Retro Respawn – WCW Wrestling

I’ve been excitedly anticipating the release of RetroMania Wrestling for the Nintendo Switch as it’s due to hit virtual storefronts this month. However, as of writing this, it hasn’t hit the Nintendo Store yet, so with nothing else to play this week, I decided to stick with the pro wrestling genre by taking a look at WCW Wrestling for the Nintendo Entertainment System, mostly due to its penchant for the button-mashing arcade action that can be found in WWF WrestleFest, the game RetroMania will be hoping to pay suitable homage to.

Released in the spring of 1990 by FCI Inc. in the West, WCW Wrestling features a 12-man strong roster of beefy bone breakers and has an impressive selection of moves for a third gen wrestle ‘em up. Before each bout you are given the option of choosing four specific moves for your wrestler of choice from an option list, with each one being animated rather well. To gain access to the moves in question, you must first stun your opponent by either punching or kicking them so that they hunch over. At that stage you can either press the B button to send them to the ropes with an Irish Whip or press the A button and a direction on the D-pad to perform one of your trademark moves.

The moves on offer for your wrestler are based on the move sets used by grapplers from Japan as WCW Wrestling is a reskin of a game called Super Star Pro Wrestling, which means you do sometimes get some unexpected holds and slams that the wrestler in question might not normally use, such as Lex Luger busting out Antontio Inoki’s enziguri move, even though he was more well known for moves like slams and piledrivers in real life. Despite this though it’s still cool that your wrestler has a specific list of nicely animated punishing moves and holds for you to deliver, especially as that wasn’t always the case with some of the early console-based wrestling games.

By holding down A, you can power the move up somewhat so that it will cause the most damage it possibly can upon delivery. Neither you nor your opponent has a visible health bar, but you will be able to tell how close to defeat you are by seeing how high the power bar can go when you hold down A. If you can get the power bar full before delivering a big move, then you will have a pretty good idea that a resulting pin or submission attempt may deliver you the beans and liver. You can even climb the turnbuckles to jump off with either a knee drop or flying splash to a downed opponent, and should the fight spill outside the ring, you can clonk your foe with a handy wrench should the action get a little too dicey for your liking.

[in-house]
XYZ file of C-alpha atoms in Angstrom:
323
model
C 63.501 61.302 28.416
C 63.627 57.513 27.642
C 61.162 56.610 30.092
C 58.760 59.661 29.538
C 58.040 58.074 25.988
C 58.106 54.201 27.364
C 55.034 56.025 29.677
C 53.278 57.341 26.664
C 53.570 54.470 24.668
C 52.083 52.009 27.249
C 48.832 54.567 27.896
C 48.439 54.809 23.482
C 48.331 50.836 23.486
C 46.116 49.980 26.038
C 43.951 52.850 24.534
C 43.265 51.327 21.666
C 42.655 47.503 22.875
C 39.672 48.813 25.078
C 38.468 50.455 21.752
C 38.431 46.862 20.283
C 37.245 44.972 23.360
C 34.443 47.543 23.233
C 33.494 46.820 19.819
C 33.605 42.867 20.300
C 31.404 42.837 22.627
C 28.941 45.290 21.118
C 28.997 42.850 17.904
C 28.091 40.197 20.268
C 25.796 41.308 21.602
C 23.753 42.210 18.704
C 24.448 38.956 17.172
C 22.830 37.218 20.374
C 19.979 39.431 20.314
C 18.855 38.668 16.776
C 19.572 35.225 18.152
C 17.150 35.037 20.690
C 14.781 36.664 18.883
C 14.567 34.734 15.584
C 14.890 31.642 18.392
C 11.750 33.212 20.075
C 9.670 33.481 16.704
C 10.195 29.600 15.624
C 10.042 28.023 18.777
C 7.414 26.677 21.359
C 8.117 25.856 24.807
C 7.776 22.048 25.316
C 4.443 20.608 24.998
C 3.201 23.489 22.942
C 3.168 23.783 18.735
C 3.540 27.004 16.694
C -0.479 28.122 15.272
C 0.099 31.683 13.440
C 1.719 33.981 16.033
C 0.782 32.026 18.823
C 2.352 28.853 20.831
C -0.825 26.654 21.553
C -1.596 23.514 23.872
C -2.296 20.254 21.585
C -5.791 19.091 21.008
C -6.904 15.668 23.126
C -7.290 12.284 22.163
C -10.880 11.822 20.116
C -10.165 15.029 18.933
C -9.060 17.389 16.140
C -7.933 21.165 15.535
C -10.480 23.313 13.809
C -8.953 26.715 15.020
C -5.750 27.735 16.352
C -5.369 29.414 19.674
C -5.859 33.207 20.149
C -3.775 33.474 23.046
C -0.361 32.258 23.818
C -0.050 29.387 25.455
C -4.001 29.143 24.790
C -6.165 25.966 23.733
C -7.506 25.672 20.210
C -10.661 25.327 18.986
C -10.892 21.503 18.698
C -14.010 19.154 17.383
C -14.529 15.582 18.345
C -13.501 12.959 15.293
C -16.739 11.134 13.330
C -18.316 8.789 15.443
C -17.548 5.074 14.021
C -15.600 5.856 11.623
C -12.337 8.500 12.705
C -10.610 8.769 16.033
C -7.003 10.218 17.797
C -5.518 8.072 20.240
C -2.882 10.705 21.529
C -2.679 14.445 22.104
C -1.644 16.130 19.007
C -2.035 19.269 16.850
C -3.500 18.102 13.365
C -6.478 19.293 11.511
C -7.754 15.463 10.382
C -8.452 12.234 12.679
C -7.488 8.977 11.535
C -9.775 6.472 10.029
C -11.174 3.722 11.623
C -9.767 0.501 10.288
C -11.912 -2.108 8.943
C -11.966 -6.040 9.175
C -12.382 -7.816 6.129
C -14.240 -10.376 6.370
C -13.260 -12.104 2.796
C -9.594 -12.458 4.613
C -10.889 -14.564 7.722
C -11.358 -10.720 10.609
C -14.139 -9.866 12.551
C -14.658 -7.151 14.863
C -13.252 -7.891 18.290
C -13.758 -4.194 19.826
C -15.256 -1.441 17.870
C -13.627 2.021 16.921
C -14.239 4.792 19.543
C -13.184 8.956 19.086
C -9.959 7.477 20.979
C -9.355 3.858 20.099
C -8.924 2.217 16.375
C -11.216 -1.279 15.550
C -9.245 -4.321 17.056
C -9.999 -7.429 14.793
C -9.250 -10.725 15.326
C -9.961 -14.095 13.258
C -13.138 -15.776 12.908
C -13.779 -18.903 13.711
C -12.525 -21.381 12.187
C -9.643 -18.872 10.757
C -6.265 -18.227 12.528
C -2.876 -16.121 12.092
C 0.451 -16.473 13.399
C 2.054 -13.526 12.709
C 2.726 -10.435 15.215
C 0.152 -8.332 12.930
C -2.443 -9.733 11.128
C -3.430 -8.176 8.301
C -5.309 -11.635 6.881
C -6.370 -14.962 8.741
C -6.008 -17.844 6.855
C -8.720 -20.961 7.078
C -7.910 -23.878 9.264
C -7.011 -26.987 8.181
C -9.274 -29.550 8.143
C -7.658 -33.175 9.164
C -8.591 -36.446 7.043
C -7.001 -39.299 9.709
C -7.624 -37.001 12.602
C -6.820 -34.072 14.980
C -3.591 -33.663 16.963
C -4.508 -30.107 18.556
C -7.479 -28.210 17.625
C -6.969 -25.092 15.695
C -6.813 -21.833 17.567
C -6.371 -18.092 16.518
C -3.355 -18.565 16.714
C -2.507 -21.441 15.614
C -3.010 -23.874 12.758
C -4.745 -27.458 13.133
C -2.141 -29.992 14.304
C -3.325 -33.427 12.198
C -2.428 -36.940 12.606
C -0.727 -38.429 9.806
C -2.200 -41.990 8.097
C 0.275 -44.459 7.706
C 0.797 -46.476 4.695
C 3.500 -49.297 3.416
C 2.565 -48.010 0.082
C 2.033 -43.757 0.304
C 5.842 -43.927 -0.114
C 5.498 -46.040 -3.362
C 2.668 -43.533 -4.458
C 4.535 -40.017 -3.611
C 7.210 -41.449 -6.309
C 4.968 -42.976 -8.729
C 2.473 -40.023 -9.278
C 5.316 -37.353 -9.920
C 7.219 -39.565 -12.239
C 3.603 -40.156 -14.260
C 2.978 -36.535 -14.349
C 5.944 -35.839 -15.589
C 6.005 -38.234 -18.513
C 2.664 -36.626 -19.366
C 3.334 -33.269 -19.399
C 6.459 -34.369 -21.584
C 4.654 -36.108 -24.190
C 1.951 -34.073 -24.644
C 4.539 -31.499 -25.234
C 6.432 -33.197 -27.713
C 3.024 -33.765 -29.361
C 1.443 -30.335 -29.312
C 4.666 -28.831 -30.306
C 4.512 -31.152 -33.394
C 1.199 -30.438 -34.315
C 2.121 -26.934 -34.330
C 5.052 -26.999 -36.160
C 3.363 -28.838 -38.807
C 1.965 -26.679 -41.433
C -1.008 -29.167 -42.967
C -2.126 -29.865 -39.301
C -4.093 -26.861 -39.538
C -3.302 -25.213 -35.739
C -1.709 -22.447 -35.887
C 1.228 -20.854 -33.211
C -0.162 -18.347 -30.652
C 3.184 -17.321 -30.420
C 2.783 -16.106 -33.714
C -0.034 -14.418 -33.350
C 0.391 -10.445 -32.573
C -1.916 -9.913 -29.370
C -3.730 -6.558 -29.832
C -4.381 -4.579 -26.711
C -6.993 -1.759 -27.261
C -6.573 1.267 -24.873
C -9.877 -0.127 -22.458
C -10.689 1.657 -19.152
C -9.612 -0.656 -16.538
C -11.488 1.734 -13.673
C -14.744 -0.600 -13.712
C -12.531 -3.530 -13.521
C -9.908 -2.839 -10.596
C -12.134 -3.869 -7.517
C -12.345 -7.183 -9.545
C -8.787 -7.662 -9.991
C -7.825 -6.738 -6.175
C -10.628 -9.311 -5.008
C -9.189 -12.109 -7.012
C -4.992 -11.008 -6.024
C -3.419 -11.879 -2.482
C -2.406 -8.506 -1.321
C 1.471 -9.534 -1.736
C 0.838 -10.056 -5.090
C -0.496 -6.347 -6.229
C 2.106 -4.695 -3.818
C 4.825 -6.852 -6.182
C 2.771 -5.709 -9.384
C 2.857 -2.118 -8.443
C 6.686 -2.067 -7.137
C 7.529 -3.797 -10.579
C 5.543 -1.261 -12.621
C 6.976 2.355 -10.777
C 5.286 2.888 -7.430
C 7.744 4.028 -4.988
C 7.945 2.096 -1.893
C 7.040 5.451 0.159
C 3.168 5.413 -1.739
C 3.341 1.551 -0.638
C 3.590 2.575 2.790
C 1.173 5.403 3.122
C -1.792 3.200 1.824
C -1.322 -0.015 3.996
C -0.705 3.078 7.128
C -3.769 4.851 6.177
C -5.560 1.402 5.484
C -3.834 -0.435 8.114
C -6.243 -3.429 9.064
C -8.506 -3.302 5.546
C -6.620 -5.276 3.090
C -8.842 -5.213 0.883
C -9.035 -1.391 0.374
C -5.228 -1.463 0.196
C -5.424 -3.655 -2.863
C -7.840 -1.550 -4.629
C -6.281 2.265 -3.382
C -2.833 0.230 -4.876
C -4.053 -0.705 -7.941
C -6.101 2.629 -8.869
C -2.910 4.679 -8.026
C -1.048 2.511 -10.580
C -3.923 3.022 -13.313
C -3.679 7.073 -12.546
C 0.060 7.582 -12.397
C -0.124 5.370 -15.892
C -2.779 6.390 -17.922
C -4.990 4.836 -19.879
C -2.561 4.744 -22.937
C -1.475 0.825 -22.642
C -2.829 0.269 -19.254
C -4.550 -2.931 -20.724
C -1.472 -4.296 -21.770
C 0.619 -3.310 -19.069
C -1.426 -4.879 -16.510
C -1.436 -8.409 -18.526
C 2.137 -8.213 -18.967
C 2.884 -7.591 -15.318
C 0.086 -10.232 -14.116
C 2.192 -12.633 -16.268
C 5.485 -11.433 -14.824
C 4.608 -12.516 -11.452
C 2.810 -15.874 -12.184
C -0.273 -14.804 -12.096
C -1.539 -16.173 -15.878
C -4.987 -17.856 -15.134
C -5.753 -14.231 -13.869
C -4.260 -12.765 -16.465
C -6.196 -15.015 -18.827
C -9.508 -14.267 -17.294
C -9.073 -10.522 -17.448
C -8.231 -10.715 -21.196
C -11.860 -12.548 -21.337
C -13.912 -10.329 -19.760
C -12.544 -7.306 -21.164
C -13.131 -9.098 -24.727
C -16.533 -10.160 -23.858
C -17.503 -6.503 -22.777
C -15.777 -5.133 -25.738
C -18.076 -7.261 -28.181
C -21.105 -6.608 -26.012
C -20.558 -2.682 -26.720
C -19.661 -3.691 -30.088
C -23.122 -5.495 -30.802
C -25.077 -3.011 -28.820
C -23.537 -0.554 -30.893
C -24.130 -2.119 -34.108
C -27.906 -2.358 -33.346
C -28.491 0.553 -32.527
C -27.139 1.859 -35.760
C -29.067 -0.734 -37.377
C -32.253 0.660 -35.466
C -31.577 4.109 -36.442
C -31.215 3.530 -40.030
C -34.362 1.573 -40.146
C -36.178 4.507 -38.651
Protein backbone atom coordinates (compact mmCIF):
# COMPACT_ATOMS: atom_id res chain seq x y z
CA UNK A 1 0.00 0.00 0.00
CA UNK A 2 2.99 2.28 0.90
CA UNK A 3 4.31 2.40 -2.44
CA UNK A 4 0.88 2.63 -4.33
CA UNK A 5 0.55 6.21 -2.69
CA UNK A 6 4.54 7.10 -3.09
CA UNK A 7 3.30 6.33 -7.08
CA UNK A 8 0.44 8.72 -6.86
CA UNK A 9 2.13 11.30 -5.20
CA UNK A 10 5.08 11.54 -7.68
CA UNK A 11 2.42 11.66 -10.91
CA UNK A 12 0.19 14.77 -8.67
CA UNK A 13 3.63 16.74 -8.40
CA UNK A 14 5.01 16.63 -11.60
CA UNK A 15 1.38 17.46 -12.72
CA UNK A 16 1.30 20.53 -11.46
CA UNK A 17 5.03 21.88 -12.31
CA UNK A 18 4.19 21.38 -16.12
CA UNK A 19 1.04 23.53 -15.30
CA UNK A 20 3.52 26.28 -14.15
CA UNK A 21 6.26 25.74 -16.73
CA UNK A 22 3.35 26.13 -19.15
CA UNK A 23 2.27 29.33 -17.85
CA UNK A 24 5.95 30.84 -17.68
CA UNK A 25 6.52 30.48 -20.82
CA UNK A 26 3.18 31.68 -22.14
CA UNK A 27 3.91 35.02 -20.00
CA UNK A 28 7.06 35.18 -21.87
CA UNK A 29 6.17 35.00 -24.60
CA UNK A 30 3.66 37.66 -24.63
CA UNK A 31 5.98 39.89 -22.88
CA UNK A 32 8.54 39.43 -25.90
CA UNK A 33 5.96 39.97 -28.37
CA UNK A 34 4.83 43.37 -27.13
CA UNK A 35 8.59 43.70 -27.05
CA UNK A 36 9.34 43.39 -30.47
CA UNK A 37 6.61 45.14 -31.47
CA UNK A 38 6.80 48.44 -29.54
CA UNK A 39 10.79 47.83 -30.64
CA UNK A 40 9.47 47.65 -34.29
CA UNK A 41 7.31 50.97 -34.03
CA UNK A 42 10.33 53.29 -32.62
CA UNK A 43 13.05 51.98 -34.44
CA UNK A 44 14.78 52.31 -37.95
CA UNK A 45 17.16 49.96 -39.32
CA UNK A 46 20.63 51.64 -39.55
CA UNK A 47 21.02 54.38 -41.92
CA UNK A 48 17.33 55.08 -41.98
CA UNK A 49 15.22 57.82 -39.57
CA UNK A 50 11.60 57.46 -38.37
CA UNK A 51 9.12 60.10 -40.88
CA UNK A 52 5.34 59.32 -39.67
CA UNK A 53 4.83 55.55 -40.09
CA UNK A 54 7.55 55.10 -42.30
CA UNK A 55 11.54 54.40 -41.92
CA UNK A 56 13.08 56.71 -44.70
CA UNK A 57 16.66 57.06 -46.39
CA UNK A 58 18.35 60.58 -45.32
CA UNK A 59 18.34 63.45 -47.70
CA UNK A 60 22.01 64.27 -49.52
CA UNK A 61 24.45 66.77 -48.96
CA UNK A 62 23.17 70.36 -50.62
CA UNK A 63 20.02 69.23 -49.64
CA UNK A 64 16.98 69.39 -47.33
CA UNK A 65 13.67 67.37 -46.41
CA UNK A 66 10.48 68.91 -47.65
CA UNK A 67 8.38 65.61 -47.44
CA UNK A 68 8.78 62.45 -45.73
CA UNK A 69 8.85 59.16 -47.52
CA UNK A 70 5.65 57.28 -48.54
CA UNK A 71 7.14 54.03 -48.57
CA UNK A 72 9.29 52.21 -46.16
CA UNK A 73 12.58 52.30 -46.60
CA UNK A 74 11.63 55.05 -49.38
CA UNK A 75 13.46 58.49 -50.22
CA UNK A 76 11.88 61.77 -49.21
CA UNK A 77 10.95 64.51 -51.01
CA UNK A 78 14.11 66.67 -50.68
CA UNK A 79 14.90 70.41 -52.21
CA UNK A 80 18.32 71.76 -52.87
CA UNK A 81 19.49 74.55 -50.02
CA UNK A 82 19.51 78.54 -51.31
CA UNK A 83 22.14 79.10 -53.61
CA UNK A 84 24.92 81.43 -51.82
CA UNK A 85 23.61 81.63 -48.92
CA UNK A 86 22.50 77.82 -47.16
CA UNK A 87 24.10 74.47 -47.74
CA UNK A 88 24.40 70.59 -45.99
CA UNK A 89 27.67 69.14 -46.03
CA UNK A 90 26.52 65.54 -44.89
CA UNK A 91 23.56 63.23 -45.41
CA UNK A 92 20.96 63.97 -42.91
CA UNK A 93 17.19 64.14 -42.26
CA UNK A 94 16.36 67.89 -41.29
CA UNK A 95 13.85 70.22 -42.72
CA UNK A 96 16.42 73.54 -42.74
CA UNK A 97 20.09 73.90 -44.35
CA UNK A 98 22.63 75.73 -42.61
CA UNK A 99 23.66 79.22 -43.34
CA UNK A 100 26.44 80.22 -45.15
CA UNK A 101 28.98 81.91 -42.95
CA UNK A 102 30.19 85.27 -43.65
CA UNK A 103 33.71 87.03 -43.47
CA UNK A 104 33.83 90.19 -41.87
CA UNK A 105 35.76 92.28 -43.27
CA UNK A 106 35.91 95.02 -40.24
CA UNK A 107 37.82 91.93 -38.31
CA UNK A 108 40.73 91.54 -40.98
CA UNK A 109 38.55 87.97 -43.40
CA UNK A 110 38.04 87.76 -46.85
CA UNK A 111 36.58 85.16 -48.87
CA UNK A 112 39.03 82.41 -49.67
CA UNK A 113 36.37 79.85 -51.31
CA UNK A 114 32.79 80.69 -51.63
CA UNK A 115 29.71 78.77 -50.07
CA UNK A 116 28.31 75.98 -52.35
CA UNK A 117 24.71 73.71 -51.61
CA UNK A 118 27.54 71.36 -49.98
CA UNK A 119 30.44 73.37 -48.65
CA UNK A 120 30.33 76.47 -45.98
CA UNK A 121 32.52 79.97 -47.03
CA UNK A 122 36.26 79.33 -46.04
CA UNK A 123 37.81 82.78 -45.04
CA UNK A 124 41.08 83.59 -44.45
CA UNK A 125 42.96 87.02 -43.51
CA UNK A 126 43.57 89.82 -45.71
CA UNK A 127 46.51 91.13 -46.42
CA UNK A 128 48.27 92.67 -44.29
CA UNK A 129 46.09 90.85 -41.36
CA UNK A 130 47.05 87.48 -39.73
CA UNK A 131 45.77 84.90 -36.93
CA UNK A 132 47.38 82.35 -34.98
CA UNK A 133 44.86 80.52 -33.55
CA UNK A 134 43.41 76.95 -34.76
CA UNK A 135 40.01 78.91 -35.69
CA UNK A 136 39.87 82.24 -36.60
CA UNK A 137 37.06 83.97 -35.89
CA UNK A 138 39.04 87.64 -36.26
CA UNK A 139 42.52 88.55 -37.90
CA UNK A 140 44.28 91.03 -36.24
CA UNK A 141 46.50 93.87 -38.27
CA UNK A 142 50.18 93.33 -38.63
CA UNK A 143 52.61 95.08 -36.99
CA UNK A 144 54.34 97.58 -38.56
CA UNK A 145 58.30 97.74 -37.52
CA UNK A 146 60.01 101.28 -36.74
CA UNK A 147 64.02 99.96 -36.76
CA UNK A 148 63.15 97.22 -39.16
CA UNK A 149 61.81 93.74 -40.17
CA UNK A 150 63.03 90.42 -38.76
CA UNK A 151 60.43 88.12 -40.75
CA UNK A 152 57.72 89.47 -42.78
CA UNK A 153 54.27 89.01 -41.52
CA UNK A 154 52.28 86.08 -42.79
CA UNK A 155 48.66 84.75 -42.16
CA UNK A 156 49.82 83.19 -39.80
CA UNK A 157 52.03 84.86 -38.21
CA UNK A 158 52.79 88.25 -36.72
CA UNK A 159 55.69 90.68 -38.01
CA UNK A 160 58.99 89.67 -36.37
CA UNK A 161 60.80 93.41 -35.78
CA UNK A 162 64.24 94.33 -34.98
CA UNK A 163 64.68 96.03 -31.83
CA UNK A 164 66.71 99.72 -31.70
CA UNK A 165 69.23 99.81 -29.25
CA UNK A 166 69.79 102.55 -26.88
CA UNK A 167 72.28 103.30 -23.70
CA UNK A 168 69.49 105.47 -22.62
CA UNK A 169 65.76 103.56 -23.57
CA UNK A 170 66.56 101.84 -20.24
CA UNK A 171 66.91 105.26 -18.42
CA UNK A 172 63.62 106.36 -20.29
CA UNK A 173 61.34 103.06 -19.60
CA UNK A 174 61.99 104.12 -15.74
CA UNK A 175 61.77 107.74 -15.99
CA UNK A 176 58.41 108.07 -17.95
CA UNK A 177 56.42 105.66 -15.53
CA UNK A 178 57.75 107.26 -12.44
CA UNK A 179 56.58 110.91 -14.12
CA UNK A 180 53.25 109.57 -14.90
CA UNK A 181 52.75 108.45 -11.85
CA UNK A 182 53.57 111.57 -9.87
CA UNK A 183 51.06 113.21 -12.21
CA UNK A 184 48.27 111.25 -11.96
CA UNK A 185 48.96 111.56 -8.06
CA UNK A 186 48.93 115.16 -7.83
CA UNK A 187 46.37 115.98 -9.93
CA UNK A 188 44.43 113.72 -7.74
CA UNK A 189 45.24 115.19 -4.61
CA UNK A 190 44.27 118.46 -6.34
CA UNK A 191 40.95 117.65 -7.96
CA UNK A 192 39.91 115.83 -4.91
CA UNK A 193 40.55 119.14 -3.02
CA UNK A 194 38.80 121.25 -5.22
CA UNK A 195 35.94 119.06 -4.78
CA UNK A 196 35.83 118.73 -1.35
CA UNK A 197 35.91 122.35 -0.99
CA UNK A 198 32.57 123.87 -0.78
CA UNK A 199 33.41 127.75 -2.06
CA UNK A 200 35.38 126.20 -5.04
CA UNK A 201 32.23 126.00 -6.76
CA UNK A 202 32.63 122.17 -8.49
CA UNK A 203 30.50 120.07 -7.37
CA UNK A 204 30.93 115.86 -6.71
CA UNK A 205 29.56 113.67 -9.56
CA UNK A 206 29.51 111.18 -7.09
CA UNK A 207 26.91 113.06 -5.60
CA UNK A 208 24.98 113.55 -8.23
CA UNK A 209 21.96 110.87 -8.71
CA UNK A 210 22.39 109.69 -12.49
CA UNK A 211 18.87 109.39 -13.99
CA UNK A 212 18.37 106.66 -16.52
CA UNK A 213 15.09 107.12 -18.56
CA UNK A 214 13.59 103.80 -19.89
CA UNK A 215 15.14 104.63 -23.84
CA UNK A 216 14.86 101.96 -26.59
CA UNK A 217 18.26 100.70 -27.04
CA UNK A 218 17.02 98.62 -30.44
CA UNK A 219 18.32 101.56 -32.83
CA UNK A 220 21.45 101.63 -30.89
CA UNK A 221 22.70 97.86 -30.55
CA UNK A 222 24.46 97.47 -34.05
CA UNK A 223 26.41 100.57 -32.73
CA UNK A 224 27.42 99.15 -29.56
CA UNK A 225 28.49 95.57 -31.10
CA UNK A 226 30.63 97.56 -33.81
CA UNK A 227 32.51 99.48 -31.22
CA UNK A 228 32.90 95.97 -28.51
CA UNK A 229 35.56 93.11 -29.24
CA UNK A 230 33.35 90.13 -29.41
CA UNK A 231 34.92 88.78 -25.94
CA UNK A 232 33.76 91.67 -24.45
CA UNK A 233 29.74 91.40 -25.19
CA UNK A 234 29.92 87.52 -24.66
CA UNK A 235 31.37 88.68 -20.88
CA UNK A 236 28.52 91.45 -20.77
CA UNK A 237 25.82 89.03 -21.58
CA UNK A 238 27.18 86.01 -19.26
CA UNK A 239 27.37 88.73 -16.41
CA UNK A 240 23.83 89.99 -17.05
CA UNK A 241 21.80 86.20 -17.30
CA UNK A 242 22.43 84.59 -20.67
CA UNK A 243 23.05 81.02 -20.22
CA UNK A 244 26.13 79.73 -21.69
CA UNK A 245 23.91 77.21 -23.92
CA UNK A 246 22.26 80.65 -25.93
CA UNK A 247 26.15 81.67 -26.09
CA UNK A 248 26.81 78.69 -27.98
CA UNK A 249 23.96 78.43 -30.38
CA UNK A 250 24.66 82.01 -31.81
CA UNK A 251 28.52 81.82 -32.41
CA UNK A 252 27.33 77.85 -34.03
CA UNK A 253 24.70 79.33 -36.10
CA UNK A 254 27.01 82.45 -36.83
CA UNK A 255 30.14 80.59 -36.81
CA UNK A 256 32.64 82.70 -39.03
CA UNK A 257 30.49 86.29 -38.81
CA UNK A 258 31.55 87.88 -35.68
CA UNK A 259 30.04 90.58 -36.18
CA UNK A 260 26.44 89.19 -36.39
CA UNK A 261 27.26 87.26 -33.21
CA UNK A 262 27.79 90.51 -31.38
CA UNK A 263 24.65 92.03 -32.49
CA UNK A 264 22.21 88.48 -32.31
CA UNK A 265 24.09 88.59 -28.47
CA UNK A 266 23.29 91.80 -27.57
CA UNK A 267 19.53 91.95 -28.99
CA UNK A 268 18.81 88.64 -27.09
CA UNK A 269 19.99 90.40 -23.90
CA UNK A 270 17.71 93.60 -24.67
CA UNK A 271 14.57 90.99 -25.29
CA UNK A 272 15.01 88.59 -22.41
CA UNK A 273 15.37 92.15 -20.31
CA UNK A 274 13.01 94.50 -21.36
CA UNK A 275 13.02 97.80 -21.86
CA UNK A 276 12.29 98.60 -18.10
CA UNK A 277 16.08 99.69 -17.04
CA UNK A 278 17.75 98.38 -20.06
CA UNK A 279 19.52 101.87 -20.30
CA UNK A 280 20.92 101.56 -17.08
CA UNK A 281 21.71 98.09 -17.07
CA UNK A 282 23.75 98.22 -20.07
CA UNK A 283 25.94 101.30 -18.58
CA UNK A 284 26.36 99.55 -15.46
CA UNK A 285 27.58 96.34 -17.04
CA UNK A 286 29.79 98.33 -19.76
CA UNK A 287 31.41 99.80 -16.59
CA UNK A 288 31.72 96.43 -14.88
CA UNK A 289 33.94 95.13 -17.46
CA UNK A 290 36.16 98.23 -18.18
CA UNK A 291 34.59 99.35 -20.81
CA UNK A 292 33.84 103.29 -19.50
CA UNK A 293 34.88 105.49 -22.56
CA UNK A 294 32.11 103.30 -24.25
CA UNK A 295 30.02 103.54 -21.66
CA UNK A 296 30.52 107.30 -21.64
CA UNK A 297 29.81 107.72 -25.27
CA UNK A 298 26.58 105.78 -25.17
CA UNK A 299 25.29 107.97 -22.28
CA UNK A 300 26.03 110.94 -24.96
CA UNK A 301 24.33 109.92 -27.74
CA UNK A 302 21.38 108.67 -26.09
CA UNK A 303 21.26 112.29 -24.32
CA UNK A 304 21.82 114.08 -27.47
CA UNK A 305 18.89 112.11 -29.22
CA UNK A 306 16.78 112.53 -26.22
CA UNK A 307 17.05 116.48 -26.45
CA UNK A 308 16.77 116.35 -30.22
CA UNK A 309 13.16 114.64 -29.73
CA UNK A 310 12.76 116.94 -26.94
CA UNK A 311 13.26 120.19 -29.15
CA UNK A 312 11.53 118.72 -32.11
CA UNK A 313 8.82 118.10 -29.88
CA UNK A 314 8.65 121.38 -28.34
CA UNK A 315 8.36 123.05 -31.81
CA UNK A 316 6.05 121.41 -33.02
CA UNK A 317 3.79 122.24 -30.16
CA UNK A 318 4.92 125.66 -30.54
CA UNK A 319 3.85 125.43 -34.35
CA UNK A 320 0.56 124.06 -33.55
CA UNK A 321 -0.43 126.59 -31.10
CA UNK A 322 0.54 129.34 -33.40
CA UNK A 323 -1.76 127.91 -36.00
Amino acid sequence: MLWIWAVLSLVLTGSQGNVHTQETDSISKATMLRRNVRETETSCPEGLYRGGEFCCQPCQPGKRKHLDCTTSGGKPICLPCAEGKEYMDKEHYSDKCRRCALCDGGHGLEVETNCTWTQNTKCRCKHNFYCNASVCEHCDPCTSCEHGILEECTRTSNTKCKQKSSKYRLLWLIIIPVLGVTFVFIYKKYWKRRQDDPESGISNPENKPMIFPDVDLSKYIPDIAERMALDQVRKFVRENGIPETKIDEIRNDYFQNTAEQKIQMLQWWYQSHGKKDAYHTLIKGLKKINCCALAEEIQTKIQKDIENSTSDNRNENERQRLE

Roster-wise, you get a healthy selection of WCW names from the time, with Main Event guys like Ric Flair, Sting, Lex Luger, Ricky Steamboat and The Road Warriors all being present. Chances are that list will ensure at least one of your favourite wrestlers will be selectable, but if you also retain some long lasting love for Eddie Gilbert, Michael Hayes or The Varsity Club, then that itch will be scratched as well. It would have been nice for Terry Funk, Brian Pillman and The Midnight Express to be present also, but in general, it’s not a terrible roster, and it’s cool that Gilbert made the cut, especially as it’d be his last appearance in a video game until he appeared in the Legends of Wrestling series.

What hurts WCW Wrestling when it comes to the single-player experience is that there are no selectable difficulty levels, which means you are basically thrown into a match with a ruthless computer-controlled opponent with no real opportunity to get your bearings. Playing as Steve Williams against Michael Hayes my first time out, I think I got one move in for the entire bout before getting squashed in less than two minutes. It’s absolutely merciless, and I got barely anywhere with it due to just how difficult it was. I know that making a game so ludicrously hard that it was near impossible to beat it is what constituted as giving the player value for money back in the third gen, but this is ridiculous even by those standards. As a result the most fun you’ll probably get from this one will be if you play it in multiplayer, where it will at least be an even playing field of sorts.

Graphically, the game doesn’t look too bad, with the wrestlers’ faces in particular looking reasonably like they should do. The lower halves of each of the wrestler’s bodies are coloured strangely though, so it looks like every fighter is wearing Jerry Lawler-styled long tights when they are supposed to be wearing trunks. It was a bit off putting at first, but I eventually got my head around it all. For a third gen game on the NES, it doesn’t look too bad though, and as previously mentioned, the nice animations of the moves give it a boost.

WCW Wrestling has a decent sized roster for the time and a nice collection of head smacking moves for each wrestler to perform, but sadly, the outrageous difficulty in single-player mode makes it near impossible to get into. If they’d just given the choice of some difficulty levels, then players could grow into the experience and possibly get to the point that they could work their way up to the hardest difficulty levels. Unfortunately though, that isn’t the case, which is a shame as the game does a lot of other things well. Still, if you’ve got a pal who fancies a virtual suplex scuffle, then you might both have some fun with this one.

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